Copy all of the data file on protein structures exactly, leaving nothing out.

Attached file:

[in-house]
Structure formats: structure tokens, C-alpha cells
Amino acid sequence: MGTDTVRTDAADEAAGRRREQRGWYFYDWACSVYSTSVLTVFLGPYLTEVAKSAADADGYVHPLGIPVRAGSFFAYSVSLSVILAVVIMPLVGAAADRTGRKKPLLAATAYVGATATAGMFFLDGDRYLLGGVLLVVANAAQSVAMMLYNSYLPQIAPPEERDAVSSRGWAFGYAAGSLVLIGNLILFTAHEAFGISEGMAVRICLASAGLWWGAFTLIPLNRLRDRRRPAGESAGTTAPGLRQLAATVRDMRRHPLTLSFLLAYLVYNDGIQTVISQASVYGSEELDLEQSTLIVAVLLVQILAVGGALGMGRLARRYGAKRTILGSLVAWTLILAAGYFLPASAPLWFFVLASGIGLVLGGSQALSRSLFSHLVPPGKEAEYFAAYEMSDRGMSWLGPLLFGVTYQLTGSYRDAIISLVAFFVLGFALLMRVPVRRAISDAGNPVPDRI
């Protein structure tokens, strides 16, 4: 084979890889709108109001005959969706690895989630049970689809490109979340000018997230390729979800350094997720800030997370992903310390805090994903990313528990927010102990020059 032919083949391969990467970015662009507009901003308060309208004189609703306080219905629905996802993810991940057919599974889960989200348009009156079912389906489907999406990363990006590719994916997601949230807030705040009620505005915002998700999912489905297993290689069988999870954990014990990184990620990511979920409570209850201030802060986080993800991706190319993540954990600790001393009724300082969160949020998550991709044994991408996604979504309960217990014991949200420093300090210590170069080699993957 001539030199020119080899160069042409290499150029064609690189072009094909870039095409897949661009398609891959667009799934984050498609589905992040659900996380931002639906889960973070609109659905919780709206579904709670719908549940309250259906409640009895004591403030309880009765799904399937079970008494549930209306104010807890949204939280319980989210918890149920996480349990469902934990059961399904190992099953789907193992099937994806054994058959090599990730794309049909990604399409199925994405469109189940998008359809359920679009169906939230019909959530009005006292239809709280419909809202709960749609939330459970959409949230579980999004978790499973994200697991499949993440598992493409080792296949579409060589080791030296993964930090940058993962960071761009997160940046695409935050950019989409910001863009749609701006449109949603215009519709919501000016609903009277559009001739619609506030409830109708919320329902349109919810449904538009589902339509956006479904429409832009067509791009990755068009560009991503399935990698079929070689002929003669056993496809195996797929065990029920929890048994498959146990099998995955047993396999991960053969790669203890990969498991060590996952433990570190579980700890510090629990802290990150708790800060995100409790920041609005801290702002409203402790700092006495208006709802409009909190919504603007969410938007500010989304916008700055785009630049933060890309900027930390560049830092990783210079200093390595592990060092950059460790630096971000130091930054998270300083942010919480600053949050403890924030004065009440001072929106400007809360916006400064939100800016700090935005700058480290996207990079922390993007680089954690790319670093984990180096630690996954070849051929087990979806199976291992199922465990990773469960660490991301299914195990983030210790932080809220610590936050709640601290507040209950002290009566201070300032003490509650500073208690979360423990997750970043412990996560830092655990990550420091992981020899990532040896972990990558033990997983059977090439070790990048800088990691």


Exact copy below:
[in-house]
Structure formats: structure tokens, C-alpha cells
Amino acid sequence: MGTDTVRTDAADEAAGRRREQRGWYFYDWACSVYSTSVLTVFLGPYLTEVAKSAADADGYVHPLGIPVRAGSFFAYSVSLSVILAVVIMPLVGAAADRTGRKKPLLAATAYVGATATAGMFFLDGDRYLLGGVLLVVANAAQSVAMMLYNSYLPQIAPPEERDAVSSRGWAFGYAAGSLVLIGNLILFTAHEAFGISEGMAVRICLASAGLWWGAFTLIPLNRLRDRRRPAGESAGTTAPGLRQLAATVRDMRRHPLTLSFLLAYLVYNDGIQTVISQASVYGSEELDLEQSTLIVAVLLVQILAVGGALGMGRLARRYGAKRTILGSLVAWTLILAAGYFLPASAPLWFFVLASGIGLVLGGSQALSRSLFSHLVPPGKEAEYFAAYEMSDRGMSWLGPLLFGVTYQLTGSYRDAIISLVAFFVLGFALLMRVPVRRAISDAGNPVPDRI
């Protein structure tokens, strides 16, 4: 084979890889709108109001005959969706690895989630049970689809490109979340000018997230390729979800350094997720800030997370992903310390805090994903990313528990927010102990020059 032919083949391969990467970015662009507009901003308060309208004189609703306080219905629905996802993810991940057919599974889960989200348009009156079912389906489907999406990363990006590719994916997601949230807030705040009620505005915002998700999912489905297993290689069988999870954990014990990184990620990511979920409570209850201030802060986080993800991706190319993540954990600790001393009724300082969160949020998550991709044994991408996604979504309960217990014991949200420093300090210590170069080699993957 001539030199020119080899160069042409290499150029064609690189072009094909870039095409897949661009398609891959667009799934984050498609589905992040659900996380931002639906889960973070609109659905919780709206579904709670719908549940309250259906409640009895004591403030309880009765799904399937079970008494549930209306104010807890949204939280319980989210918890149920996480349990469902934990059961399904190992099953789907193992099937994806054994058959090599990730794309049909990604399409199925994405469109189940998008359809359920679009169906939230019909959530009005006292239809709280419909809202709960749609939330459970959409949230579980999004978790499973994200697991499949993440598992493409080792296949579409060589080791030296993964930090940058993962960071761009997160940046695409935050950019989409910001863009749609701006449109949603215009519709919501000016609903009277559009001739619609506030409830109708919320329902349109919810449904538009589902339509956006479904429409832009067509791009990755068009560009991503399935990698079929070689002929003669056993496809195996797929065990029920929890048994498959146990099998995955047993396999991960053969790669203890990969498991060590996952433990570190579980700890510090629990802290990150708790800060995100409790920041609005801290702002409203402790700092006495208006709802409009909190919504603007969410938007500010989304916008700055785009630049933060890309900027930390560049830092990783210079200093390595592990060092950059460790630096971000130091930054998270300083942010919480600053949050403890924030004065009440001072929106400007809360916006400064939100800016700090935005700058480290996207990079922390993007680089954690790319670093984990180096630690996954070849051929087990979806199976291992199922465990990773469960660490991301299914195990983030210790932080809220610590936050709640601290507040209950002290009566201070300032003490509650500073208690979360423990997750970043412990996560830092655990990550420091992981020899990532040896972990990558033990997983059977090439070790990048800088990691």